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When to start sleep training a baby? 2 months, 4 months, or at 6 months?

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When to start sleep training your baby is complex, so I’ll give you an overview of what we know based on 12+ years of helping parents sleep train babies in their homes at different ages.


Importance of sleep training for infants and parents

Sleep is vital for your baby’s growth and development. Though you may hear about magical babies who naturally sleep through the night without any training, that is exceptionally rare. 99% of babies need to learn how to self-soothe in the beginning of the night in order to learn how to put themselves back to sleep every time they wake up through the night. Babies also need to learn to self-soothe for naps in order to sleep longer than one sleep cycle (20-40 minutes). If your baby hasn’t learned to self-soothe, and they’re taking short naps and/or waking up multiple times through the night, it’s time to consider sleep training for your baby’s growth and development, and for you as parents – so that you can be the best (fully-rested) parents for your baby!


When are parents ready?

When we help parents sleep-train babies, it’s crucial that all caregivers are aligned and ready for change. We consider parents “ready” to sleep train when they’re ready to reduce to one feed at night (between roughly 7pm-7am), and they’re ready for their baby to sleep in their own room. (We don’t recommend trying to sleep train your baby in your room with you because it’s disruptive for your baby’s sleep, and new sleep habits won’t work for the long term if you room-share. We know this goes against AAP recommendations to room-share until 12 months, but if you have a good quality video monitor, it’s like sleeping in the same room and it’s perfectly safe!)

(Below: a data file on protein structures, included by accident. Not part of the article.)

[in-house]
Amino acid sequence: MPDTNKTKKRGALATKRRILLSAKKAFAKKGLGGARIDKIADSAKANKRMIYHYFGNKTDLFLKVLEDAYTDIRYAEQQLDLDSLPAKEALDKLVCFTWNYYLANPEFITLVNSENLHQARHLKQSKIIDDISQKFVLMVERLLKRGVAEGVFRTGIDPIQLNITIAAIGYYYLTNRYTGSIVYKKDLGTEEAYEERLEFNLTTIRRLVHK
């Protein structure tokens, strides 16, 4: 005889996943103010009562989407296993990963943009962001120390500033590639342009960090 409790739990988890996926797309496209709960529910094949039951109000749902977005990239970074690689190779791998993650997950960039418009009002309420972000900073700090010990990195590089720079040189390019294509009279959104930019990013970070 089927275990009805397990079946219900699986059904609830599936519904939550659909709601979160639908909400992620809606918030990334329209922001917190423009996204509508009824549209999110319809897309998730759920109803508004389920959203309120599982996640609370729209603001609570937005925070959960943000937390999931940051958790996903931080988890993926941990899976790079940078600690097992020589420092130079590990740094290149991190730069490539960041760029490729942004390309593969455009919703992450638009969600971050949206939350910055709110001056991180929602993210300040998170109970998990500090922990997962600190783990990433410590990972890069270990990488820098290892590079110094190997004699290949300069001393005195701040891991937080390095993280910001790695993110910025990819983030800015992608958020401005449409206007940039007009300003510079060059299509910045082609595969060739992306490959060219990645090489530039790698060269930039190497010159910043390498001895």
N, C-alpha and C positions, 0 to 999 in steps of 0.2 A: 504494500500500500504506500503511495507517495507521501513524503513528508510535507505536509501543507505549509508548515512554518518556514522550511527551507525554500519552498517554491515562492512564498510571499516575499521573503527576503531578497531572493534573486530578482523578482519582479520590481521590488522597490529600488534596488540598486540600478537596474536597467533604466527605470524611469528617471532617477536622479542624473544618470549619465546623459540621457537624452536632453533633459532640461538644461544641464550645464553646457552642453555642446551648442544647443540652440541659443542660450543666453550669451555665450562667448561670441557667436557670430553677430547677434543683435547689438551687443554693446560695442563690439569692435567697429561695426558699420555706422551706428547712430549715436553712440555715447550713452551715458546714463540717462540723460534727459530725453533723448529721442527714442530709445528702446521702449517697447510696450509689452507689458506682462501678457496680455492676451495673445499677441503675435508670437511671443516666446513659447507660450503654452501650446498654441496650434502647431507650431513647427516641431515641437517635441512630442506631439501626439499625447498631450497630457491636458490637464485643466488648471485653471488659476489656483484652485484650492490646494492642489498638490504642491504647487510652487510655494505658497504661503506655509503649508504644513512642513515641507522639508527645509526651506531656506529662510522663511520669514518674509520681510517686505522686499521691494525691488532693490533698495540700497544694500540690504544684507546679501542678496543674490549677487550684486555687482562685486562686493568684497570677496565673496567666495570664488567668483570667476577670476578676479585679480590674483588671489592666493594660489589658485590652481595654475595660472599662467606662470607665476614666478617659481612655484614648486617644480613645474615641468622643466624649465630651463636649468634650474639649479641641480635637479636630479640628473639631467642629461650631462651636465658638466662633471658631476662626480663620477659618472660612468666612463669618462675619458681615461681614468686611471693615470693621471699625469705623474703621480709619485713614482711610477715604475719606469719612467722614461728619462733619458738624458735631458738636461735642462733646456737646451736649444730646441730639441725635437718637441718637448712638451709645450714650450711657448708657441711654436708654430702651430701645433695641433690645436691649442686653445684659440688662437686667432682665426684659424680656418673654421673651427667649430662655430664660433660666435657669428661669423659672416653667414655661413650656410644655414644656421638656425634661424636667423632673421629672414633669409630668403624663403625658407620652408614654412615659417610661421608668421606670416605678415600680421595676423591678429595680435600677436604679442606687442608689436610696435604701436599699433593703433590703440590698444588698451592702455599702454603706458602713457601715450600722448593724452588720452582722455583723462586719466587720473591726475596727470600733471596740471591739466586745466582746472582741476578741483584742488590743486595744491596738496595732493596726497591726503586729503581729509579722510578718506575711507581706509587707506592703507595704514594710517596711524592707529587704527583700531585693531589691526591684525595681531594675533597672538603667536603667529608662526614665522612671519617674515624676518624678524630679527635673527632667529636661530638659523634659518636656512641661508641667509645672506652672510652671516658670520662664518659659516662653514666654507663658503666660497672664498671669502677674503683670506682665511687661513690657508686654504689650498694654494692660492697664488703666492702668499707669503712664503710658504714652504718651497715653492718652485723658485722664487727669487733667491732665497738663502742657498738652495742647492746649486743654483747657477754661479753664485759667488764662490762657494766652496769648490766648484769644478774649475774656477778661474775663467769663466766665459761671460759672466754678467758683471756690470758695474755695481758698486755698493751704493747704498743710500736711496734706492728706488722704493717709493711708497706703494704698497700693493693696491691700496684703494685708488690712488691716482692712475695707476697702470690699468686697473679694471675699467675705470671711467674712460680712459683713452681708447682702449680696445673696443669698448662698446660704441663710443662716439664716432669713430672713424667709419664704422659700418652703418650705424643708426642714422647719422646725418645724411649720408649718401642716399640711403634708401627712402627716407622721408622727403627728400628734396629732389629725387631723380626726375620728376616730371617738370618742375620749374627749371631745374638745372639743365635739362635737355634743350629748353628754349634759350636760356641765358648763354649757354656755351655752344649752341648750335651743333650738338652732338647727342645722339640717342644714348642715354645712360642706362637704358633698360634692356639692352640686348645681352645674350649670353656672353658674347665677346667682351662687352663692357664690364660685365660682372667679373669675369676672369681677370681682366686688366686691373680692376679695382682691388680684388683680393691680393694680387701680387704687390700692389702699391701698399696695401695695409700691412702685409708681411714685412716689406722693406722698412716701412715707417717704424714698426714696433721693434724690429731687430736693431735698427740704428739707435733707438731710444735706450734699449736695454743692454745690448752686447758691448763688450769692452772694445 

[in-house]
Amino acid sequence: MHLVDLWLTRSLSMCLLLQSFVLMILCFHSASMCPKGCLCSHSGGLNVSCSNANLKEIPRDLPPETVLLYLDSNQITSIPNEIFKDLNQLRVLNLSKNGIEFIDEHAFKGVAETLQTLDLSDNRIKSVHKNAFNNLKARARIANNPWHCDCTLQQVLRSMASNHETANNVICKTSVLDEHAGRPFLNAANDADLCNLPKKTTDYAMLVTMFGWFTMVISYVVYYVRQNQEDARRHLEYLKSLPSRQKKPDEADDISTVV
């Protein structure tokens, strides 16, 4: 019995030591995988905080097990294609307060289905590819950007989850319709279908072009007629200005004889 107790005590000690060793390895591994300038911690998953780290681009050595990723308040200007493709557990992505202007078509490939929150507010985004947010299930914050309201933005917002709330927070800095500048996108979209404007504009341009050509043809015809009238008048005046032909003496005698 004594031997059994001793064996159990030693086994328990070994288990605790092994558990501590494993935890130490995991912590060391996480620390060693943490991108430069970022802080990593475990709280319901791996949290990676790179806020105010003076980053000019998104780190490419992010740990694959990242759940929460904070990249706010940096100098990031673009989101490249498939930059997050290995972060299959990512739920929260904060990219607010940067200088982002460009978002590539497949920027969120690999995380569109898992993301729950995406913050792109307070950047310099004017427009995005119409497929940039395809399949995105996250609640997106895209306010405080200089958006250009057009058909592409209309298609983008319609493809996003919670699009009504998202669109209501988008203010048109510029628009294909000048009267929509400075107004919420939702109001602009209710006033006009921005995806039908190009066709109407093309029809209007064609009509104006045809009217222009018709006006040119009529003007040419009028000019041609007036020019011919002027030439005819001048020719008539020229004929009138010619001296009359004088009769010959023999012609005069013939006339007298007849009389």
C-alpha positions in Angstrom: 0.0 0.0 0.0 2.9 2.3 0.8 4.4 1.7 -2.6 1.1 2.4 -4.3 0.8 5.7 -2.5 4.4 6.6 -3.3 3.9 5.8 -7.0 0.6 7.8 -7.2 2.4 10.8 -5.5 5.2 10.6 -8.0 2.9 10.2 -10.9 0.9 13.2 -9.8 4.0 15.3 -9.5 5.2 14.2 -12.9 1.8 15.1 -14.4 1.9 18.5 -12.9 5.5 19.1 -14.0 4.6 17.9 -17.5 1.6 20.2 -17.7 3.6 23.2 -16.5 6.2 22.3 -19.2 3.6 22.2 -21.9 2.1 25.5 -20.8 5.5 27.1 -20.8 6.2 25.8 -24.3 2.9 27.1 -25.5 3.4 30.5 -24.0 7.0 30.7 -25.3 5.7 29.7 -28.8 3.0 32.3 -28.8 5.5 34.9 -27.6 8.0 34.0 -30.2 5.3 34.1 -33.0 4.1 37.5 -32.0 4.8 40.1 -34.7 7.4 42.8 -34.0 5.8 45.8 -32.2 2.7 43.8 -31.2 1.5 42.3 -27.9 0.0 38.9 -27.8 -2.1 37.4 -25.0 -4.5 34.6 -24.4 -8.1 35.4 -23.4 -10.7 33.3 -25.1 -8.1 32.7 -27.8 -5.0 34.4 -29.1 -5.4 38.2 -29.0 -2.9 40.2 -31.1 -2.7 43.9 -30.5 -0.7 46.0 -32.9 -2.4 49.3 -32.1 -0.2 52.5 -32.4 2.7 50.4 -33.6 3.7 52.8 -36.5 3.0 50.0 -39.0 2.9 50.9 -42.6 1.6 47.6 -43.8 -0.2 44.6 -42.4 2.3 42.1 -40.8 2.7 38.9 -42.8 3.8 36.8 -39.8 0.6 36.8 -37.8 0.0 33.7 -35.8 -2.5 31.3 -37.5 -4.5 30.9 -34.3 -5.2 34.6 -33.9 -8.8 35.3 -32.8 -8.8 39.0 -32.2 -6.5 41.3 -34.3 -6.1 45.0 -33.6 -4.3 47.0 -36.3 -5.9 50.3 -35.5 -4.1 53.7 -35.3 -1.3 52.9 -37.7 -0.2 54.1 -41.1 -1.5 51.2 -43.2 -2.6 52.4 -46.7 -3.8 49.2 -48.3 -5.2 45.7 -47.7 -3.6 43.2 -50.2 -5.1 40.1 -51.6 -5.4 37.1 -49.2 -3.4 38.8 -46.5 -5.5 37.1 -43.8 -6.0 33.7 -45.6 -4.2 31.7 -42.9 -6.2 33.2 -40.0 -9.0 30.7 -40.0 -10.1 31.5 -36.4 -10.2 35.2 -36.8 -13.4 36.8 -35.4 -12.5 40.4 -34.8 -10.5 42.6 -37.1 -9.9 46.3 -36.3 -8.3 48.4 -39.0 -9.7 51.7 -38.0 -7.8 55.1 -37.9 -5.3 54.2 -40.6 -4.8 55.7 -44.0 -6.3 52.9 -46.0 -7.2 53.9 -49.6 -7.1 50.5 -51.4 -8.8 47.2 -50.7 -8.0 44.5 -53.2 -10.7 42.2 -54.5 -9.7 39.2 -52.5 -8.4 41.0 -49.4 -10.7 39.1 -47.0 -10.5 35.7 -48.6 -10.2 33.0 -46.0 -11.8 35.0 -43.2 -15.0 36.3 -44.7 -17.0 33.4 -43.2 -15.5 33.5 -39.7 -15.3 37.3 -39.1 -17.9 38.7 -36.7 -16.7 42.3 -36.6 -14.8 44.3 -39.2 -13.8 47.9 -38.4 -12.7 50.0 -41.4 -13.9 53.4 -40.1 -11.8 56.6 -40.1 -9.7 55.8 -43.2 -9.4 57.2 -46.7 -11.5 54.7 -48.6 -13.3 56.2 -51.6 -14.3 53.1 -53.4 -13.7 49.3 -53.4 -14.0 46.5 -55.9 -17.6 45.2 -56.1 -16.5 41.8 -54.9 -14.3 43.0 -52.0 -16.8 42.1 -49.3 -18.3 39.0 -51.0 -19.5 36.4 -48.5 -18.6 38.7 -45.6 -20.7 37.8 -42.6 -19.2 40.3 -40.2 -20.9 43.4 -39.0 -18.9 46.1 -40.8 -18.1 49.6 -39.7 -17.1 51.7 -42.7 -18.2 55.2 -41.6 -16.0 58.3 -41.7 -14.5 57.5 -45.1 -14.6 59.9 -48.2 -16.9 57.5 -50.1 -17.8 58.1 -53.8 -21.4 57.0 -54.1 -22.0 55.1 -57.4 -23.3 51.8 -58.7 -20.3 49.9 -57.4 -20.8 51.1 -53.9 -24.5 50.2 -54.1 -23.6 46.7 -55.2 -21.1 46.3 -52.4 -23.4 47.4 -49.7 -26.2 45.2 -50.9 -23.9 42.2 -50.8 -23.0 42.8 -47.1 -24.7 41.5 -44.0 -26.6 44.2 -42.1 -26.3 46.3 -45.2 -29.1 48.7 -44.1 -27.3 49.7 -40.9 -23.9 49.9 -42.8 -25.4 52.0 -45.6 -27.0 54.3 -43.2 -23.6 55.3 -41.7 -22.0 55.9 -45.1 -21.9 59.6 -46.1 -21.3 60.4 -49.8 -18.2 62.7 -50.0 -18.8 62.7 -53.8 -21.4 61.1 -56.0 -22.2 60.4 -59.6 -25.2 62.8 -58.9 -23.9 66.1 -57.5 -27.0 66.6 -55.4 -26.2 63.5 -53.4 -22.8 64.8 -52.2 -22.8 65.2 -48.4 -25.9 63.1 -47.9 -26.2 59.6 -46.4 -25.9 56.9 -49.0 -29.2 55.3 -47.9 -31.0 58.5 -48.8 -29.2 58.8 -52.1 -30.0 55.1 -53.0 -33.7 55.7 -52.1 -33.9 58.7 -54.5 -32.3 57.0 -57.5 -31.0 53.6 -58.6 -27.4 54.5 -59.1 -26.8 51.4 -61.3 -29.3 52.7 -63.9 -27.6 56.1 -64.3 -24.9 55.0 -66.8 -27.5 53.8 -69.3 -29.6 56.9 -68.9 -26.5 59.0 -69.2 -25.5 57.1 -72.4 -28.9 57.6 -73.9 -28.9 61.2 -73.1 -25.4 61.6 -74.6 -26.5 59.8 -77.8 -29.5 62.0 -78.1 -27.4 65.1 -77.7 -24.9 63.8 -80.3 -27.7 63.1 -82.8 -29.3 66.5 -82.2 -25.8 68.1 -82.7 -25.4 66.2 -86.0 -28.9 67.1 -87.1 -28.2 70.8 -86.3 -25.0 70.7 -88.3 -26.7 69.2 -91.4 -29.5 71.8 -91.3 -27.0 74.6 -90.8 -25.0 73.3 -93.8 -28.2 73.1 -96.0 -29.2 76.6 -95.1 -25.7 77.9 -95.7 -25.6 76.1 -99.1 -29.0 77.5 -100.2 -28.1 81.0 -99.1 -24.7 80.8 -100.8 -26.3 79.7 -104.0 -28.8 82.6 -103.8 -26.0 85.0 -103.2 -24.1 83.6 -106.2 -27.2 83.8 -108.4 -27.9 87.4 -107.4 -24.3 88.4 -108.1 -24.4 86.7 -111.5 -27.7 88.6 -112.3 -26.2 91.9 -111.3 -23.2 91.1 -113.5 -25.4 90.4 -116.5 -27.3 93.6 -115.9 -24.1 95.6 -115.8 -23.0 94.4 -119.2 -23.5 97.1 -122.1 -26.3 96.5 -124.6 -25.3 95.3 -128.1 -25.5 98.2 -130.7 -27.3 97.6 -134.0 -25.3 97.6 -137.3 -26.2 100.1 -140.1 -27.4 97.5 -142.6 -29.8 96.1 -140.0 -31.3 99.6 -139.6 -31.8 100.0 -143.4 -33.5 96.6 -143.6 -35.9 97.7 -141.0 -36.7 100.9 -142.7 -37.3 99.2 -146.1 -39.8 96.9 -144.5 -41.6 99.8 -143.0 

Is sleep training safe?

Sleep training is extremely safe if done correctly, in the right environment. When Mommywise Coaches guide parents through sleep training, we check for safety first and ensure that all of your baby’s needs are met before we begin. From there, we observe babies as they’re learning to self-soothe and monitor for safety throughout the entire process, night and day.


Sleep Training at 2 Months

Most pediatricians don’t recommend sleep training at 2 months, but the largest pediatric practice in NYC (Tribeca Pediatrics) strongly recommends sleep training babies between 2-3 months. They recommend sleep training babies at two months old because sleep training a 2-month-old can be easier for babies to learn when they’re more sleepy and malleable. At 2 months, babies aren’t teething or going through major developmental milestones like at 3+ months when babies are learning to roll, crawl, sit, and stand. The other benefit of sleep training between 2-3 months is that you’ll get ahead of the 4-month sleep regression, which typically begins at around 3 months old. Though we begin sleep training with our clients starting at 11-12 weeks, we have helped babies as young as 2 months old learn to self-soothe with great success. We will recommend that your baby is 12+ pounds and can reduce to one feed per night to sleep train a 2-month-old.


Newborn sleep patterns: The first few months